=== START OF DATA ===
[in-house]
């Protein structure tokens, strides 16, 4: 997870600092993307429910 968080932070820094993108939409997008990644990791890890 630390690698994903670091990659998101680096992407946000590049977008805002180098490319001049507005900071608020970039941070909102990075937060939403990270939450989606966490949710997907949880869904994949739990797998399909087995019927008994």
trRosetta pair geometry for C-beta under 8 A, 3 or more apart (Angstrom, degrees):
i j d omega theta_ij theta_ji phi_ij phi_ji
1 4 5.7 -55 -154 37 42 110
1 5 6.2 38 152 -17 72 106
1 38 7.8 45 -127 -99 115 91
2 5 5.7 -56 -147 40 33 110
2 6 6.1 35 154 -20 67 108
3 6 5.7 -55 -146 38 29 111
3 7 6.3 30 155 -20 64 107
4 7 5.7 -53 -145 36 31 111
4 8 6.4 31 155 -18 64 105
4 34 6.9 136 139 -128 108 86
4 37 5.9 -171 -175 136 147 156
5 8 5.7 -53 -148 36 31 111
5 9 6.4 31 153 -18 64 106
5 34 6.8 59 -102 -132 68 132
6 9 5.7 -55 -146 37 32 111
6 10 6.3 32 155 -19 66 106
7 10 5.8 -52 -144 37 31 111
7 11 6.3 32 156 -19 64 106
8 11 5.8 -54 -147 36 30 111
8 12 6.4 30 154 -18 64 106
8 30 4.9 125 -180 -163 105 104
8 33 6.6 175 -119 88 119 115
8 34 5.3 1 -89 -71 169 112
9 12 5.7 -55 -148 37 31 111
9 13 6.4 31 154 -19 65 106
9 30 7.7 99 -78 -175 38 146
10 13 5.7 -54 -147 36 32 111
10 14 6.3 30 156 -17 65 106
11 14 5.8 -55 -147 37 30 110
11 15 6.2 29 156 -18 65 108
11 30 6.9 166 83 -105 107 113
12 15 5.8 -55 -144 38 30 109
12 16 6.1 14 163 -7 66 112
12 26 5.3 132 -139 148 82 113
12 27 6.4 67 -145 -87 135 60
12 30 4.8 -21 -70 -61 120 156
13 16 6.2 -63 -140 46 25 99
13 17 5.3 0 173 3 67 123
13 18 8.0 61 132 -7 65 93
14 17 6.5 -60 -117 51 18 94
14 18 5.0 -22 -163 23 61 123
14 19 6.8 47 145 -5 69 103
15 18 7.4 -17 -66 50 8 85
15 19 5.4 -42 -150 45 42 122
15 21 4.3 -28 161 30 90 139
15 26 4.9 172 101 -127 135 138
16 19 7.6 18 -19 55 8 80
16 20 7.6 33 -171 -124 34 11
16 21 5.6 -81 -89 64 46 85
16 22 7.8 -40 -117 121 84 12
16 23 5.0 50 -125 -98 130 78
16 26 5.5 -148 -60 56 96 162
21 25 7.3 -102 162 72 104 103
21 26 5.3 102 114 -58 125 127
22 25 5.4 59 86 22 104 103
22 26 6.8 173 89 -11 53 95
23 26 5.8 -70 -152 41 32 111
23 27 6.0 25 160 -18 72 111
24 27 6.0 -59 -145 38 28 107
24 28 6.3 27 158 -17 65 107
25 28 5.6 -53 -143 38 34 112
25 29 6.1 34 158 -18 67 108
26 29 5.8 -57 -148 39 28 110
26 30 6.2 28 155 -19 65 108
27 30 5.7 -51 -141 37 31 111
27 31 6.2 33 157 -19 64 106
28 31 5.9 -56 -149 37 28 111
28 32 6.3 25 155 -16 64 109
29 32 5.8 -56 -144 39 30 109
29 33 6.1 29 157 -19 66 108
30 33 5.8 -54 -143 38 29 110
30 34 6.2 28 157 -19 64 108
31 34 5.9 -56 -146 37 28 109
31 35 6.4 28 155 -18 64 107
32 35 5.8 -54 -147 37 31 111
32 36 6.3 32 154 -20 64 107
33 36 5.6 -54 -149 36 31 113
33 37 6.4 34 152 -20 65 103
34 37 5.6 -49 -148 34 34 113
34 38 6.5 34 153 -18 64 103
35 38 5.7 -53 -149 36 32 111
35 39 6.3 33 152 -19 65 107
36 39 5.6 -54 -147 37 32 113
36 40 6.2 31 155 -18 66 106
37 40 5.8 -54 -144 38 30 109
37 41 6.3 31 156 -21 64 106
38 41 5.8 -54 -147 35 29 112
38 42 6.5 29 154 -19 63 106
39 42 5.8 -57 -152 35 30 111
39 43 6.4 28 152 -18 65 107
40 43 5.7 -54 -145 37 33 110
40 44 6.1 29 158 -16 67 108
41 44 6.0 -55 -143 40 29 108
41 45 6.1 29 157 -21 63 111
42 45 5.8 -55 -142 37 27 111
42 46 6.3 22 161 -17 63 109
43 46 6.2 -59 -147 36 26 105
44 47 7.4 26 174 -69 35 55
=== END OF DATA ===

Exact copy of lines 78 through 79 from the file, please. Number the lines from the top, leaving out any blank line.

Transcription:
31 35 6.4 28 155 -18 64 107
32 35 5.8 -54 -147 37 31 111